By any measure, the Kickstarter campaign of the Hamtun H2 titanium dive watch was a wild success. Fully funded in less than 30 seconds, the pledges ultimately exceeded $550,000 with 1,300 enthusiastic backers in the queue. Based on well-documented feedback, that initial euphoria dissolved into a war of words between defenders of the H2’s creator (Ross Davis) and certain backers who were less than satisfied with Ross’ service and communication style. More on that later.
The menu of options that were available was extensive and included six dial colors, date or no date, multiple bezels and case backs as well as the choice of a Swiss movement or a value priced Seiko NH35a. The watch that I chose features a starkly beautiful white dial, ceramic dive bezel and Sellita SW200-1 automatic movement.
Overall specifications of this watch are impressive and include a titanium case with scratch-resistant coating, applied indices, sapphire crystal with internal anti-reflective coating, BGW9 Super-LumiNova, 60-click ball-bearing ceramic bezel, drilled lugs, 200m water resistance, screw-down crown, scratch-resistant titanium bracelet with solid end-links. As an early adopter, my cost was $432. which I viewed as an unbeatable value. Comparisons to Ross’ first dive watch, the H1, are inevitable and will appear throughout this review. Let’s see if the H2 lives up to the spec sheet.
Case, Dial and Hands
I have to start with the dial because it’s a showstopper featuring creamy white, applied markers against a pure white background. The markers are very well defined with a silver-grey outline that can appearblack before it catches light reflections. The sword hands are just the right size and have a bold, black outline that allows for quick and easy time reading. The second hand is tipped with an aqua blue lollipop that matches the word “Kraken” on the dial. The date window aligns at 4 o’clock with the crown and its white background nicely integrates with the dial.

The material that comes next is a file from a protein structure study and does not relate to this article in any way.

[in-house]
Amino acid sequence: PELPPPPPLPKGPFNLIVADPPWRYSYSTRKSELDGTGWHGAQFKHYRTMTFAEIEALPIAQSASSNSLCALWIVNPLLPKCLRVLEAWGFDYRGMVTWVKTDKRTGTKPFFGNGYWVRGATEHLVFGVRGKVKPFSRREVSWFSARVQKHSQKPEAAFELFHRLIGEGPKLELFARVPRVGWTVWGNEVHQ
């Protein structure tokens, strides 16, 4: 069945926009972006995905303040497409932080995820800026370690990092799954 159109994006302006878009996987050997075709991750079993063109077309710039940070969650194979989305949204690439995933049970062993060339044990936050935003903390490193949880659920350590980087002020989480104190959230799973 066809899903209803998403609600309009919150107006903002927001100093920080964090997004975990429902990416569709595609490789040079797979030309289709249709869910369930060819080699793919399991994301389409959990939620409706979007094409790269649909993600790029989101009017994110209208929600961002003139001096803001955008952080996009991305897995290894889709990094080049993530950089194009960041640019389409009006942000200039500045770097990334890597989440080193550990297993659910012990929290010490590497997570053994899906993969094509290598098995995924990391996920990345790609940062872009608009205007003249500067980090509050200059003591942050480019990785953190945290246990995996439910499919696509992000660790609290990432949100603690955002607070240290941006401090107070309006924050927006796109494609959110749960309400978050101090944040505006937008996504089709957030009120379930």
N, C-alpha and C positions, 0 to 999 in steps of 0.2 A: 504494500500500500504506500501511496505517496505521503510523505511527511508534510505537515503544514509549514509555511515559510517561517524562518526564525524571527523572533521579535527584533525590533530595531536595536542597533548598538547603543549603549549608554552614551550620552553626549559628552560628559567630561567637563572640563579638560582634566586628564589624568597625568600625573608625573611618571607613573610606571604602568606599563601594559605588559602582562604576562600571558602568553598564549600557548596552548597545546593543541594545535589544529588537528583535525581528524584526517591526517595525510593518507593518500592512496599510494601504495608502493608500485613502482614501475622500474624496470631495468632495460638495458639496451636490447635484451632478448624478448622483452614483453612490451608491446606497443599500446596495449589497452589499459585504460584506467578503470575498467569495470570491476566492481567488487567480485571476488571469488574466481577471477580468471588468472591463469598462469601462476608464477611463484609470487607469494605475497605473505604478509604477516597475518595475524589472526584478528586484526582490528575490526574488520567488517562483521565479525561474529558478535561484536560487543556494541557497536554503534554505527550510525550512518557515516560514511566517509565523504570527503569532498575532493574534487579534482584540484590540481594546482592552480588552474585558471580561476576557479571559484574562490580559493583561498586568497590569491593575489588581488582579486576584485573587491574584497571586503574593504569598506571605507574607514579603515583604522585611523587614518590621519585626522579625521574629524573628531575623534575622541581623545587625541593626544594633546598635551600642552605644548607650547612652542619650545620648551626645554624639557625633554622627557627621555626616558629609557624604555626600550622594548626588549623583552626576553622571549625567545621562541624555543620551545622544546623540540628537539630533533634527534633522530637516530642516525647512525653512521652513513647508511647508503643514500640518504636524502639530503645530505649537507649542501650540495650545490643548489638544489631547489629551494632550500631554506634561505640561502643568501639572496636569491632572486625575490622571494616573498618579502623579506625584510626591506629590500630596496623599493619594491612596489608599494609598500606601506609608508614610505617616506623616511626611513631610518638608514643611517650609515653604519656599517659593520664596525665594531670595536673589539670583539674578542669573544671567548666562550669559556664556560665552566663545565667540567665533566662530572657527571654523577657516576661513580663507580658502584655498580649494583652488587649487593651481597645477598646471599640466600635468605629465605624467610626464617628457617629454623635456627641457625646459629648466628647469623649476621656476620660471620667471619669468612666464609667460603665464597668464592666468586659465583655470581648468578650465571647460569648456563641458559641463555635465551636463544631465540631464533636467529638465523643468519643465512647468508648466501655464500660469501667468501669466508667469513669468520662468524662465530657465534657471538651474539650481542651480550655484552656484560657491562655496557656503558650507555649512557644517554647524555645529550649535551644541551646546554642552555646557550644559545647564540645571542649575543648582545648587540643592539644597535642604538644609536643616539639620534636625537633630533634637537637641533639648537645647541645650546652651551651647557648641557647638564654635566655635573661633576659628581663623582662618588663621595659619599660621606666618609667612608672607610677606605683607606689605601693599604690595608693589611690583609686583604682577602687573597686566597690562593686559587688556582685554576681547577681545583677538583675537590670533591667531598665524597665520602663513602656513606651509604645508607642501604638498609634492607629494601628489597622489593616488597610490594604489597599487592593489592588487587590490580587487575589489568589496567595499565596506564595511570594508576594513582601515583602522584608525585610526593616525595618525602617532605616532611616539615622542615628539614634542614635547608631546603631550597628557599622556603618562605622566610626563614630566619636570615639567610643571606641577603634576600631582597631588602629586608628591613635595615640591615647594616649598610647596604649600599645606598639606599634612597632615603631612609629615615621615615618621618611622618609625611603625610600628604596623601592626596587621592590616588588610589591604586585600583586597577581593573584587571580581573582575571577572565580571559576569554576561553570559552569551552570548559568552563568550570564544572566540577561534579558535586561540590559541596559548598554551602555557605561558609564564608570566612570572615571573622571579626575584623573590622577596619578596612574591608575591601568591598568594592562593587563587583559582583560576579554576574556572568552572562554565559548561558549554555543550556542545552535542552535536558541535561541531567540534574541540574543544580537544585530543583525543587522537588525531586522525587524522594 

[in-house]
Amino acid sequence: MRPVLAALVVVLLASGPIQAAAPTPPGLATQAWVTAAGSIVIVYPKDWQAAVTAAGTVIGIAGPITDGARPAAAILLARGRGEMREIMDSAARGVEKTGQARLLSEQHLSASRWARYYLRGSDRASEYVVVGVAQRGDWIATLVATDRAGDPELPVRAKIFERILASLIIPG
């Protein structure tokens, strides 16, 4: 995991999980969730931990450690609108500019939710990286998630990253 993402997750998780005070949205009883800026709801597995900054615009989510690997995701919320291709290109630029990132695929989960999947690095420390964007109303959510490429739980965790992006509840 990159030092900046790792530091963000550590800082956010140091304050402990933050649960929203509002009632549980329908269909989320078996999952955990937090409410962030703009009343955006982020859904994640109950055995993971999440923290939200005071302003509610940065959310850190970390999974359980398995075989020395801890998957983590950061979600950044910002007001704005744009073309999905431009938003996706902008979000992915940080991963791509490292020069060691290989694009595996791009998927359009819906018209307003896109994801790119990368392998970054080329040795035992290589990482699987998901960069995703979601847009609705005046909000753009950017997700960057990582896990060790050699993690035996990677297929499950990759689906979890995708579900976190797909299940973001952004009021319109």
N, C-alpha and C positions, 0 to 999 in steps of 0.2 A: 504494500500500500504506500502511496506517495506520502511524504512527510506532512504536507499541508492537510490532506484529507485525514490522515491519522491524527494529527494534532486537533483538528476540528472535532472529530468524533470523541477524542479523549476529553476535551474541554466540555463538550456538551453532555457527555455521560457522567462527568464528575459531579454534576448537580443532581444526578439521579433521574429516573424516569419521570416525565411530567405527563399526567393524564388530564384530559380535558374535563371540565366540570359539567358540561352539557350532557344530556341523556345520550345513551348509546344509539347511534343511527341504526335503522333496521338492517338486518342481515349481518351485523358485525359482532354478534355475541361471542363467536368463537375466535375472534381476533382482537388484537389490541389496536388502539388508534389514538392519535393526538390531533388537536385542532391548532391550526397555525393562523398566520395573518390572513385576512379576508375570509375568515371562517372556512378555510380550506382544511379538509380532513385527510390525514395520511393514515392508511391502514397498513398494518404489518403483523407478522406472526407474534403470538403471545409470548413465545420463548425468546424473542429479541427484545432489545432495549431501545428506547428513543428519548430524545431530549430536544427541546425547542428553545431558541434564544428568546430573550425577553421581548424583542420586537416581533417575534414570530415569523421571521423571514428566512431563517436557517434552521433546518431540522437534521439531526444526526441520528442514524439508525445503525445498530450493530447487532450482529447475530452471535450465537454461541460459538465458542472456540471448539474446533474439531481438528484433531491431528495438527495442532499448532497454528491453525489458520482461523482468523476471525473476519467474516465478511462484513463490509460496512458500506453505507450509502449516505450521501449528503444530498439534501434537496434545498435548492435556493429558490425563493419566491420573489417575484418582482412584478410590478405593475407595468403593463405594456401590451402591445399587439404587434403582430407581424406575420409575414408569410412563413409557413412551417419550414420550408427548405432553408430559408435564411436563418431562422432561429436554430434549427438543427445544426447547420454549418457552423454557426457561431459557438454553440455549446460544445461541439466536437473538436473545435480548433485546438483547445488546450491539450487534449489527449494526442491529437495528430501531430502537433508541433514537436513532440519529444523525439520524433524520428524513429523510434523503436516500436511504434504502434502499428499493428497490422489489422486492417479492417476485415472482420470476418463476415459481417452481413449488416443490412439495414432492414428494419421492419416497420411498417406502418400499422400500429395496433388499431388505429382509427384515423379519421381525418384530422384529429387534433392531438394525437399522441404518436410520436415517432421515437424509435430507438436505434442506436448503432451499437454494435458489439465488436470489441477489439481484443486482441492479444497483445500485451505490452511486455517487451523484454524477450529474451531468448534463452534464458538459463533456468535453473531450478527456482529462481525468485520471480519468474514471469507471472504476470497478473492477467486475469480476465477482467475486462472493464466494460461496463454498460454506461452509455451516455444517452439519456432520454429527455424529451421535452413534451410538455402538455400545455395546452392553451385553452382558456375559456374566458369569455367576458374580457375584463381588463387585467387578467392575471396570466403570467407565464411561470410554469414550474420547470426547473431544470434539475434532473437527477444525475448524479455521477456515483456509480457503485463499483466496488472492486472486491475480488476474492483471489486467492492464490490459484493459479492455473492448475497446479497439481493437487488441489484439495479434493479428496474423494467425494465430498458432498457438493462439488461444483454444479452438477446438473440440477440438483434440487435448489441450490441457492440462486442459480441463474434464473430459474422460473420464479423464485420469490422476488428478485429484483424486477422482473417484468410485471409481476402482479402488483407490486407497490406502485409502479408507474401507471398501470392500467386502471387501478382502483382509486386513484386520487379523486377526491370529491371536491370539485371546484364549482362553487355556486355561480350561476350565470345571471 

The 41mm titanium case is similar to the H1 but slightly less generic looking and slightly more refined. The surface angles are less abrupt and curvier. The finishing is brushed and has a pleasant sheen. It’s just a better and more integrated package.
The screw on case back is dominated by a scowling Kraken that is less scary and more cartoonish than the legendary, supersized Octopus. Right below its front tentacles is a special code that indicates the model, type of movement (“S” for Sellita, “N” for NH35a) and serial number. An exhibition case back is available but you are responsible for its installation.
One of the features of the H2 is its anti-scratch coating. Titanium can be prone to scratching and I’m happy to report that, after several weeks of continuous wrist time, the entire case is scratch-free. I certainly haven’t babied this watch and time will tell if the coating continues to perform.
Attention lume nerds! One of the criticisms of the H1 was the skimpy lume and Ross has put that problem to rest. The lume application on the H2 is very generous and completely satisfying. Sitting on a dresser across the room, this watch will glow all through the night and into the morning.
Bezel and Crown
When judged by aesthetics, the bezel and crown are an improvement over the Hamtun H1. They have a more tasteful appearance with recessed knurling on the bezel and the Hamtun logo nicely machined into the crown. Unfortunately, the user interface on the crown is unrefined and gritty. The action is anything but smooth and there is tremendous resistance when trying to engage the threads. Maybe it will improve with continued use or maybe it will just give me arthritis. On the plus side, the crown guards seem less intrusive than on the H1 and allow for better purchase when muscling the crown into place.